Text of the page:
The severely forceful impact on the head, the subsequent dramatic increase in intracranial pressure (ICP) and neuroinflammation usually leads to permanent or long-term disability or even death of patients suffered with traumatic brain injury (TBI). The direct impact on head is referred as the primary injury and high intracranial pressure combined with trauma-induced neuroinflammation is called as the secondary injury. The symptoms of primary injury includes the disruptive brain parenchyma tissue, extensive leakage of brain-blood barrier (BBB) , leading to breed and irreversible damages on neurons in brain. Following the initial impact- or collision-induced primary injury, edema plus numerous proinflammatory mediators including cytokines, growth factors and toxic free radicals released form injured tissues and cells plus the numerous brain-infiltrated leukocytes contribute to form the harmful cytokine storm to deteriorate the functions of neurons in brain, referred as the secondary injury in TBI. During neuroinflammation, those proinflammatory mediators boot more leukocyte recruitments into the injured site of brain passing through the disarrayed blood-brain barrier (BBB). Therefore, TBI-induced cytokine storm or the secondary injury attributes to the irreversible damage in neurons, leading to the elevated rate of mortality and permanent impairments on TBI patients. Therefore, any interventions in blocking newly infiltrated leukocytes into to brain may reduce the degree of cytokine-induced secondary injury and prevent patients from developing long term or permanent brain injury. Moreover, it has been demonstrated that early infiltrated neutrophils play an important role in mediating neuroinflammation-induced cell death. Therefore, we would to hypothesize that blockade of infiltrated leukocytes to brain may effective relieve the symptoms and better prognosis in TBI patients. Our previous study indicated that intravenous immunoglobulins (IVIGs) can inhibit activations and adhesion of neutrophils to postcapillary venules of cremaster muscle in transgenic sickle mice. Furthermore, a pan-selectin antagonist GMI-1070 also reduced adhesions of leukocytes on venules, leading to reverse sickle vasoocclusion in sickle animals. These studies suggest that IVIGs or pan selectin antagonists may block infiltrations or extravasations of leukocytes during TBI. In order to test our hypothesis, we will use IVIG and pan-selectin antagonist GMI-1271 to block the infiltrations of leukocytes to injured brain and then evaluate their therapeutic effects. IVIG are known and commonly used in clinical drug treat patients suffered with certain types of autoimmune diseases and the pan antagonist GMI-1271, a derivative of GMI-1070, has five time more inhibitory activity in leukocyte adhesion. We will first characterize the therapeutic potential of IVIGs and GMI-1271 in TBI animal and then this preclinical data will benefit us to redesign or reform a more effective drug candidates or therapeutic protocol in the future. We will analyze and assess the results from these following studies in this proposal, including ⑴ the IVIG- or GMI-1271- induced alterations in the numbers of the infiltrated leukocytes in injured brain of animals,⑵ the changes or improvements in behavior patterns such as agility, cognition, learning and memory in recovered TBI animals after intervention of IVIGs or GMI-1271, (3) the incidence of TBI-induced organ injuries or failures in lung, kidney and liver, (4) alterations of survival in TBI animals followed with administration of IVIGs or GMI-1271 and potential side effects, (5) illustrations of IVIG- and GMI-1271- induced protective mechanism to TBI.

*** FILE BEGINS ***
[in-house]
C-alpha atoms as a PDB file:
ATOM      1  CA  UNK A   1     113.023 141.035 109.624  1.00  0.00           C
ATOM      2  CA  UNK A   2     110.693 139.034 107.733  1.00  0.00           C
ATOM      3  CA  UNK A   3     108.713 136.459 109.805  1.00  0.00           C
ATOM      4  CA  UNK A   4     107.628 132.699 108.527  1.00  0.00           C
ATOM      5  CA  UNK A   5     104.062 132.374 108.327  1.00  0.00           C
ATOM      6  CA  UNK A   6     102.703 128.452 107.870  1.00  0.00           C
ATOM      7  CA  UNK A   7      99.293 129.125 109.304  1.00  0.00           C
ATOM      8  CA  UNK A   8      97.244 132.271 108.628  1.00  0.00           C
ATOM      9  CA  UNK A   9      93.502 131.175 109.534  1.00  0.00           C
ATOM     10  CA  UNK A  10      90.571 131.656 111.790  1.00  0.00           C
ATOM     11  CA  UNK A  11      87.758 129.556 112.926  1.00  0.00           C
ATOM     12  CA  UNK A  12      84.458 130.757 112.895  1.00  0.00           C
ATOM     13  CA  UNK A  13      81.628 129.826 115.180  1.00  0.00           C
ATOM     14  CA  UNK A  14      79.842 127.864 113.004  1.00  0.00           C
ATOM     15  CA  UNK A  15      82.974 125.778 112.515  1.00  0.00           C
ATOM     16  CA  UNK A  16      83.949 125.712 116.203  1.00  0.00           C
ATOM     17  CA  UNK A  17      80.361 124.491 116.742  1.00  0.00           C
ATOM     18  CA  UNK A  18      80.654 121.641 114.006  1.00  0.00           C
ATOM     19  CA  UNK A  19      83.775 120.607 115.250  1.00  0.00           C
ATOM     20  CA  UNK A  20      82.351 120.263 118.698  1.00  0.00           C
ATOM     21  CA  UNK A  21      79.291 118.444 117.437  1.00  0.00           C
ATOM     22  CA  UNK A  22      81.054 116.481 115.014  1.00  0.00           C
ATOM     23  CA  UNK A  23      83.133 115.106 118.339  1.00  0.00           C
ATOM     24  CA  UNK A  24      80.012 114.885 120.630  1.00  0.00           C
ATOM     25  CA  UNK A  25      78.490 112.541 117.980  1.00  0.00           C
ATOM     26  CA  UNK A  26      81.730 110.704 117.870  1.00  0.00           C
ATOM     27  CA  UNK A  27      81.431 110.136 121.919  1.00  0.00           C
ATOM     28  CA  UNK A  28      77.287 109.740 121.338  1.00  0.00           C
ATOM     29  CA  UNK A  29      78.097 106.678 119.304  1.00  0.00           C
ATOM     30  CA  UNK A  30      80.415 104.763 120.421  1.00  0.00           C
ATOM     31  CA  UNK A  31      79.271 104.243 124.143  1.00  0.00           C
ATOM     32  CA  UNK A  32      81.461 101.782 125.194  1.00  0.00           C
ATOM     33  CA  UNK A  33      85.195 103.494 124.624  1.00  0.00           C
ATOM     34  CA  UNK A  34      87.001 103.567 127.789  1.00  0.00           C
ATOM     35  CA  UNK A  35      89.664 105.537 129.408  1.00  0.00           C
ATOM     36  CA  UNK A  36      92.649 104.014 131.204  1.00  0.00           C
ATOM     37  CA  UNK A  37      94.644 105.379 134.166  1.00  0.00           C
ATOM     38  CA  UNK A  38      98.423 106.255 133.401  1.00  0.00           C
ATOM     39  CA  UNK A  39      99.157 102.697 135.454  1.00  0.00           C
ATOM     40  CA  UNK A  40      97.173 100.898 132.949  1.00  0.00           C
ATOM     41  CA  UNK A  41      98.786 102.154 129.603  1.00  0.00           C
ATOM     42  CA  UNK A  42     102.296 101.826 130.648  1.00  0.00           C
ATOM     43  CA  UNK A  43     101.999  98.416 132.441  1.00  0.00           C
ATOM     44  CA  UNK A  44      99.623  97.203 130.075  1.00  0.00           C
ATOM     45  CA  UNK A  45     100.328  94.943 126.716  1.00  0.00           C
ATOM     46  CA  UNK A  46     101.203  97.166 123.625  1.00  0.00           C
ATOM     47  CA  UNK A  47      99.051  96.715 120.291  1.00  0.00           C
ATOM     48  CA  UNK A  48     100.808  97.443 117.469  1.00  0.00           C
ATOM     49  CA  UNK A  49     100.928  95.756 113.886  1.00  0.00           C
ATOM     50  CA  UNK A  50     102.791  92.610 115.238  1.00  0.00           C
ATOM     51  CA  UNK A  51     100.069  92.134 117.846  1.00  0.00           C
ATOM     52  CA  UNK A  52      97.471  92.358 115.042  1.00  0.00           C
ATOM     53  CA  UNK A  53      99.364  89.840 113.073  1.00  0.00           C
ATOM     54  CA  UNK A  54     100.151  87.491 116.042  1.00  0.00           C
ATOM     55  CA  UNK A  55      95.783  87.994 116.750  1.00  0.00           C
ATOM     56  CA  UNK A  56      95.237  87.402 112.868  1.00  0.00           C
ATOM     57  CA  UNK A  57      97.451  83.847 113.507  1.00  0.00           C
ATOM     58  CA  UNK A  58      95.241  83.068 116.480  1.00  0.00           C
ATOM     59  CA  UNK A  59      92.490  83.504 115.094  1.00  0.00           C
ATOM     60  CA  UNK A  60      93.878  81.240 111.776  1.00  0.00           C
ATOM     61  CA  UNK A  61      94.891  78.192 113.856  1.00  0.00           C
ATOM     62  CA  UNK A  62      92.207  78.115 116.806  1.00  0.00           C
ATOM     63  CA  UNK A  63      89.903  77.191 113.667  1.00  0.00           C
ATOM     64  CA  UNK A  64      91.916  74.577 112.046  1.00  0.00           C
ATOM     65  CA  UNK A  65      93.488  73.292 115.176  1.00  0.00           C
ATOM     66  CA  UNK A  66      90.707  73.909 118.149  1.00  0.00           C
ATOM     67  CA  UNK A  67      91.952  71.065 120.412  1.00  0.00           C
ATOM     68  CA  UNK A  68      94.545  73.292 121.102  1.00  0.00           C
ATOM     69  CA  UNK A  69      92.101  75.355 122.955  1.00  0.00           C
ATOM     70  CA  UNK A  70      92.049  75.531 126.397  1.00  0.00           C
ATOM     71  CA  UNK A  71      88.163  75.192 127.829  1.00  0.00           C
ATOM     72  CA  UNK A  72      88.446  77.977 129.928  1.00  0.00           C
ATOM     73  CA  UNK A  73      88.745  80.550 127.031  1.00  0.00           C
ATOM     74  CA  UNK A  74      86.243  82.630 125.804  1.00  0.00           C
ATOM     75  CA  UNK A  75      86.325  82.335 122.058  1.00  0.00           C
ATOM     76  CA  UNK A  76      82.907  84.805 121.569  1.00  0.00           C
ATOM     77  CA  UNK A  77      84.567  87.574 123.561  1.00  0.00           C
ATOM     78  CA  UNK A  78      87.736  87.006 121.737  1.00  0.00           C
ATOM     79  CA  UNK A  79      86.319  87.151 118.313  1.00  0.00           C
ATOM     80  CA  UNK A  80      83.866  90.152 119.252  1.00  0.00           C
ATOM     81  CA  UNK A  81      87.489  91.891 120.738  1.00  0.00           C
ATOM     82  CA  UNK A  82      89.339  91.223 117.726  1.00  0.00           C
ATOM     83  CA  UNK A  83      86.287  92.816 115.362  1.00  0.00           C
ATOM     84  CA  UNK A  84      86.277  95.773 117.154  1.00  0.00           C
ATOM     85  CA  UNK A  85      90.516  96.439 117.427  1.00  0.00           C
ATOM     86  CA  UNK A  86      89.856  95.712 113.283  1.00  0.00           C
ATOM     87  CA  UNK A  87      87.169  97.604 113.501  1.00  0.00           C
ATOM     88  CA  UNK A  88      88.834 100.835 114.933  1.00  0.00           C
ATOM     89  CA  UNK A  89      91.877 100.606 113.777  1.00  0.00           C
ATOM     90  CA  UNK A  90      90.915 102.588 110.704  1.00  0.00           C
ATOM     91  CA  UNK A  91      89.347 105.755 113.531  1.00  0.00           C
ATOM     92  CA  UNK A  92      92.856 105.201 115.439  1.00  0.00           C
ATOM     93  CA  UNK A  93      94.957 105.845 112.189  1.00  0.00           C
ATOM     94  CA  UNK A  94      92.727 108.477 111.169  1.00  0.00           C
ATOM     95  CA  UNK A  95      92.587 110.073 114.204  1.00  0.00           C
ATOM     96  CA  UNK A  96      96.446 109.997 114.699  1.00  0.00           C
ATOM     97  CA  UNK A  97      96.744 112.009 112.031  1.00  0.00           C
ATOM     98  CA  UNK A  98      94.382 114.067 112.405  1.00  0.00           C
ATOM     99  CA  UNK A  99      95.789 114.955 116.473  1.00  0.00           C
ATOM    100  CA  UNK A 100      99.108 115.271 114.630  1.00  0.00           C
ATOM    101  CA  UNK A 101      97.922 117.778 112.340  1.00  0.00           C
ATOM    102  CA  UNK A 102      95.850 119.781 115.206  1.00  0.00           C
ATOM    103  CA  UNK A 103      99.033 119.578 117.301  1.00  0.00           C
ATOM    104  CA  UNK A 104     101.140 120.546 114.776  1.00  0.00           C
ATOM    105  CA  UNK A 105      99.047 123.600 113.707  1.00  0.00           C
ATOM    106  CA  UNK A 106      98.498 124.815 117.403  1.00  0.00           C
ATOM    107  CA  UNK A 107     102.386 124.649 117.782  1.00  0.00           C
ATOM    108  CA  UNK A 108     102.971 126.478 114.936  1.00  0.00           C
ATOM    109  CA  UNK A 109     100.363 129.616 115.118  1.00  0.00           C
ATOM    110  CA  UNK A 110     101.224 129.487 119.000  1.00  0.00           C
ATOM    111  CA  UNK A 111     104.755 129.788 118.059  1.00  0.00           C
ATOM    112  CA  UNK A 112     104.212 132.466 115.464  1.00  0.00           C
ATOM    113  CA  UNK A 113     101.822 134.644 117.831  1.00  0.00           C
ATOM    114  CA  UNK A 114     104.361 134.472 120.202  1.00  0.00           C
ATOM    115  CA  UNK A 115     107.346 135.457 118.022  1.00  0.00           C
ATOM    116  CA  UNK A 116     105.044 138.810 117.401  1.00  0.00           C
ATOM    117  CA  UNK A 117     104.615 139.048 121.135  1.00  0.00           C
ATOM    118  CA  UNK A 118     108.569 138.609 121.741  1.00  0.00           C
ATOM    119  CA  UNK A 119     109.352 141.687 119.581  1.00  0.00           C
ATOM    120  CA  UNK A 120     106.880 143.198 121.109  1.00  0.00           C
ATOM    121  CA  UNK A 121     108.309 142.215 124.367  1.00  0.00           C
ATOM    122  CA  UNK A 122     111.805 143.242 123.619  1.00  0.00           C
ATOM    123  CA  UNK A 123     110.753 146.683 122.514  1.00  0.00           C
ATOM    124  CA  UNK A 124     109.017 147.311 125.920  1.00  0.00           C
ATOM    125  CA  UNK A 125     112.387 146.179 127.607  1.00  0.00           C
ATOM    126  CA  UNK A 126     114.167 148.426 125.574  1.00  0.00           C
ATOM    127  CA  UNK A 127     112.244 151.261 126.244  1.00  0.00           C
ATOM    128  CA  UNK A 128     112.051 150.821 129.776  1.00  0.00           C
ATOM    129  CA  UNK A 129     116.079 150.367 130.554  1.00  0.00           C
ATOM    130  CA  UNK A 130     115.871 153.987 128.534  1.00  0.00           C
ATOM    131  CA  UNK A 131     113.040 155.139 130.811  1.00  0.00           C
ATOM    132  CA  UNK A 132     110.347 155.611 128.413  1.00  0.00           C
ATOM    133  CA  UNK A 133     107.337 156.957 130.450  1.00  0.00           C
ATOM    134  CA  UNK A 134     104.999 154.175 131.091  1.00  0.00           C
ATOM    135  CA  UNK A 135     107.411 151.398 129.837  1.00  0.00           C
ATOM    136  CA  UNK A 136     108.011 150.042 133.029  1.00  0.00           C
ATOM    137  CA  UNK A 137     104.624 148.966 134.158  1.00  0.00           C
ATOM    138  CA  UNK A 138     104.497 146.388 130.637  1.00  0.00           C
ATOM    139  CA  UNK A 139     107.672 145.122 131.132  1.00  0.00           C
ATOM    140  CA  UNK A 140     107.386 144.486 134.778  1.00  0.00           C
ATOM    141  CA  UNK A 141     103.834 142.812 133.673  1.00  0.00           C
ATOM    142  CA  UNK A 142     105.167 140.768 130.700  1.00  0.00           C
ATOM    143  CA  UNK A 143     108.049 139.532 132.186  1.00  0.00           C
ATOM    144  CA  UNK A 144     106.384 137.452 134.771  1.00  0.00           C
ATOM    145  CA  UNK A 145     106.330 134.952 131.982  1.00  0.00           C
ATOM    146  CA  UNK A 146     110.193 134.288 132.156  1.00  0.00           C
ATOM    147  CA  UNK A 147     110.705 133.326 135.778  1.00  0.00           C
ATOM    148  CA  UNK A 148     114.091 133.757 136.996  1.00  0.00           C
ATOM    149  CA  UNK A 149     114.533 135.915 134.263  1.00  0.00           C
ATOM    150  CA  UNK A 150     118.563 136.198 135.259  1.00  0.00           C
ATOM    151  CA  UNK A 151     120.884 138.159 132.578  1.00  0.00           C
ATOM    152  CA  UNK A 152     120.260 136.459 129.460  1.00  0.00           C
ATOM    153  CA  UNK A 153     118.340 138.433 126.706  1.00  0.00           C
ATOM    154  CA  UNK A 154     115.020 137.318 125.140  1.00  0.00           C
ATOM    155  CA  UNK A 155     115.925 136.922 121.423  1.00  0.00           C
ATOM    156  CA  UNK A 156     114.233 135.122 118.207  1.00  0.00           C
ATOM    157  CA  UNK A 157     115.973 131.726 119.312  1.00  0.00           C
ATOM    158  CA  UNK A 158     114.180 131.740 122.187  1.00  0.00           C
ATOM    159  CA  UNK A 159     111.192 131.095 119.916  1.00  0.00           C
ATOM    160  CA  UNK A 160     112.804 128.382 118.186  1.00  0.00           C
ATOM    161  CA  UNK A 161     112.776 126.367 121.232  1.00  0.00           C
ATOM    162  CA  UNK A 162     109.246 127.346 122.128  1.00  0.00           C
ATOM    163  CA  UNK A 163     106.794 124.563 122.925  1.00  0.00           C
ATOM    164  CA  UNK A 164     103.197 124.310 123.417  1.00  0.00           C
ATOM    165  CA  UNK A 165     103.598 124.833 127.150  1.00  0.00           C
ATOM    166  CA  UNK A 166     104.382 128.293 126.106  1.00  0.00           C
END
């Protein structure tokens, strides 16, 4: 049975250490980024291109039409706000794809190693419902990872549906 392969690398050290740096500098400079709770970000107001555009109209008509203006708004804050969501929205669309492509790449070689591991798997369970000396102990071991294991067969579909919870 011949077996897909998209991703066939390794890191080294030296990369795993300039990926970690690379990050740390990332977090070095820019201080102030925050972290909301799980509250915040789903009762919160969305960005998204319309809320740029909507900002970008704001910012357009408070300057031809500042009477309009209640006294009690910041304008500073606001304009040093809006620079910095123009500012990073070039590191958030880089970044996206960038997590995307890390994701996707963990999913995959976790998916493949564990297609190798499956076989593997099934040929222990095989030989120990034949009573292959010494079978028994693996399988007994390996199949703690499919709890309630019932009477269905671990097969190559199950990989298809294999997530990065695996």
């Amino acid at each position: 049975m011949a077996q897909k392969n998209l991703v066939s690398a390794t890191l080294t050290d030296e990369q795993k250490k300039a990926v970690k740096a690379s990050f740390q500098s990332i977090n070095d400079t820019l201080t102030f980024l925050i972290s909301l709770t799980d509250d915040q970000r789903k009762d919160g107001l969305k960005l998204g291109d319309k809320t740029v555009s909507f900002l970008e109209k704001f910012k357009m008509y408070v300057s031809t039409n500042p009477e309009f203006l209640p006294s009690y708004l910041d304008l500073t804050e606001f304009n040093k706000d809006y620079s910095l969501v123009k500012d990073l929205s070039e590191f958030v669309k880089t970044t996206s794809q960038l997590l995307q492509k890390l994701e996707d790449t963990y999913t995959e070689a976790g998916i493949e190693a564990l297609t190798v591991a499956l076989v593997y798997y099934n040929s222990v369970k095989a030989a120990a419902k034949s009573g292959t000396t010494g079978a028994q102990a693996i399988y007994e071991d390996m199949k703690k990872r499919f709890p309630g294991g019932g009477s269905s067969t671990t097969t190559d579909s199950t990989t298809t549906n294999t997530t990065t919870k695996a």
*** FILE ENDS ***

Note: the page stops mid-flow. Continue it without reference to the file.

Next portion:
|Effective start/end date||8/1/15 → 7/31/16|